I don’t think I ever do this, but the idea is very intriguing. I DO think it would be fun to read a beach read on the beach, etc. I don’t listen to music while I read, but it could be interesting if it set the mood (and didn’t have words). Hmmm …

  24. Rebecca

    I like the idea of enhancing a reading experience, but no, I’ve never done it myself. I more like to pick up a book and go! Having said that, I did make homemade gluten free Oreo-type thing reading Simon vs. the Homo Sapiens Agenda and the tv show Pushing Daisies made me want to bake ALL THE PIE. I didn’t though, but it’s my dream to rewatch and eat lush pie.

    1. Kristen Burns

      Haha, picking up a book and jumping right in is good too! I actually do almost all my reading inside at home, but I do really like using music when possible. That’s cool that you made the Oreo thing while reading Simon! I’ve not read it but I’ve seen people mention Oreos lol. And you should totally rewatch Pushing Daisies and eat the pie šŸ˜€

  25. Lori

    This is such an interesting post! I don’t usually read holiday books unless it just happens, but I agree that it makes it a better experience. I love reading cold, snowy books during the winter. I always find myself reading summery contemporary books during spring and summer too. I also have to have quiet. I can’t concentrate if there’s music or other people talking.

    Great post! Thanks for linking it up on Saturday Situation!

    1. Kristen Burns

      Thanks! I do like to read a couple holiday books around the holidays, it’s fun šŸ™‚ And yeah, books that match the season are great! A lot of people can’t read with music though, so I totally understand that.

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  27. Michelle @ FaerieFits

    I think the only real instance I can think of for this with me is rainy weather. There’s something about a good downpour going on outside that makes curling up with a book that much more RIGHT. Otherwise, I don’t think I’m really affected. Although since I’ve never paid close attention, maybe I am and just don’t realize it?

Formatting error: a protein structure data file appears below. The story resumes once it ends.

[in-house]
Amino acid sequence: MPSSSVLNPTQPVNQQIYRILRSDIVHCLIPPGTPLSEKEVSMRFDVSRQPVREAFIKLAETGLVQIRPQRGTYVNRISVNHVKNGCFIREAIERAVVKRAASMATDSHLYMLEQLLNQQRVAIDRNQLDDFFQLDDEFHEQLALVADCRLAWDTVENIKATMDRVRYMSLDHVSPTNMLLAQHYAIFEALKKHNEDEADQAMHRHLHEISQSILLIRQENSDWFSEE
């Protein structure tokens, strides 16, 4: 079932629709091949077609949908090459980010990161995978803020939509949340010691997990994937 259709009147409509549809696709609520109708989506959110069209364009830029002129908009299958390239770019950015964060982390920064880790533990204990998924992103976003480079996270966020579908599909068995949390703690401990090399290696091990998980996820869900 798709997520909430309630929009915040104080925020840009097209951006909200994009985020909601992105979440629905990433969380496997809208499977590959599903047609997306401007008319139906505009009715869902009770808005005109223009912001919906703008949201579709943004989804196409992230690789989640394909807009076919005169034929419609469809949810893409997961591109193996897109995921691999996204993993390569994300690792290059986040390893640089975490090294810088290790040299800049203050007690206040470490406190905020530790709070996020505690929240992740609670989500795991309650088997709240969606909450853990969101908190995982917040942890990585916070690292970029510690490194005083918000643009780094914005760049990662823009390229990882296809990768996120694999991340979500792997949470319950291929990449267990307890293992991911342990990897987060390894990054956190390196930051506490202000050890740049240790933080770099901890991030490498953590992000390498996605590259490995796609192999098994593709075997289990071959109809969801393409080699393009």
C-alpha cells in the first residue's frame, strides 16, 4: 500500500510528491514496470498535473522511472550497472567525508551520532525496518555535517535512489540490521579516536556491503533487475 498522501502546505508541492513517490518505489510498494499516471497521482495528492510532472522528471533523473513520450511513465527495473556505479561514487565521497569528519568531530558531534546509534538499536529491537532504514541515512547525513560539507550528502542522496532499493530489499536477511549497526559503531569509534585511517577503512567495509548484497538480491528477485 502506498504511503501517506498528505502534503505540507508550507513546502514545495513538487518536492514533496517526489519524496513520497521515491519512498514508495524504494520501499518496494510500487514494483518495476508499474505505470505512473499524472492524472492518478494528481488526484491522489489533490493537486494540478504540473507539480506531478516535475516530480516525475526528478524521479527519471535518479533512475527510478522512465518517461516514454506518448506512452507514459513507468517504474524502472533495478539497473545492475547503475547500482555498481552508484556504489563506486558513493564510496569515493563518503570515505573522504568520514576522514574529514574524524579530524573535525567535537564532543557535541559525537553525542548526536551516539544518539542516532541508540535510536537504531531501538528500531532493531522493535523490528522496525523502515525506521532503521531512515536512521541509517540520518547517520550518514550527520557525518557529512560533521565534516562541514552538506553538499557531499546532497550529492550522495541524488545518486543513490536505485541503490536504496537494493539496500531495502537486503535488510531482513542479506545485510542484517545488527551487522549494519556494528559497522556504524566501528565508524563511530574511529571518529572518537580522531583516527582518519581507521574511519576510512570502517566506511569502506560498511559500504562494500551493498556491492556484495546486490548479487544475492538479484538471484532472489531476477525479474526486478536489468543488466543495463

28. Sebastian

    This topic is really interesting, great choice!

    I usually don’t intentionally try to pick my reads according to the environment but I do enjoy when book and environment match and the reading experience gets more intense this way.

    However there are some times during a year when I actually try to find the perfect book for the season, especially in October when I’m anticipating Halloween and try to focus on creepy and scary reads. I will for example never forget how I read “I Remember You” by Yrsa Sigurdardottir in one sitting while it was dark and storming outside and the book scared the shit out of me, something that usually doesn’t happen. I’ve been wanting to re-read this book ever since but I’m too scared that the second time won’t live up to that extraordinary experience. šŸ˜€

    I also try to find at least one “Christmas read” every year by which I mean either a cute contemporary read (which is usually not my genre at all) or an epic fantasy novel because somehow the holidays are the perfect time for me to dive into fantastic worlds and spend hours reading massive books.

    So yes, I would definitely say that sometimes my reading experience is affected by my environment! šŸ™‚

    1. Kristen Burns

      Thanks! Like you, I don’t usually choose books to match my environment, but it’s awesome when it just lines up on its own.

      It’s definitely fun to find a few books to read around holiday seasons though! Ooh, in the dark during a storm is a great time to read scary books šŸ˜€ And I tend to go for Christmas-themed books or books set in some sort of snowy place around Christmas.

      Glad you agree!

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  30. Zeee @ I Heart Romance

    I never really thought about seasonal reading or reading to match the environment. I mean, for the longest time, I lived in a tropical country and we basically had 2 seasons rainy season and warm season (which are not technically seasons, so yeah) so it was pretty easy for me to avoid seasonal reads. I also didn’t really think about reading Holiday stories during the holidays, especially Christmas. I actually don’t remember if I have.

    Now, even though I live in a country with multiple seasons, I never really thought about reading books to match. But I’m a mood reader, anyway so I usually pick up whatever I think is a good book to read based on my mood… šŸ™‚

  31. Sam @ Sharing Inspired Kreations

    Interesting post. I have to say, I don’t really think that environment affects my reading all that much. I don’t read horror books around Halloween (at least not on purpose). I just read random genres year-round without considering the time of year – I just go with what I feel like reading at that moment. I also can’t listen to music while reading! I find it waaaay too distracting. That’s great that you can, though!

    1. Kristen Burns

      For the most part I just read what I feel like, but I do like to read some holiday-ish books around Christmas/winter. Apparently a lot of people can’t listen to music while reading, but I love it!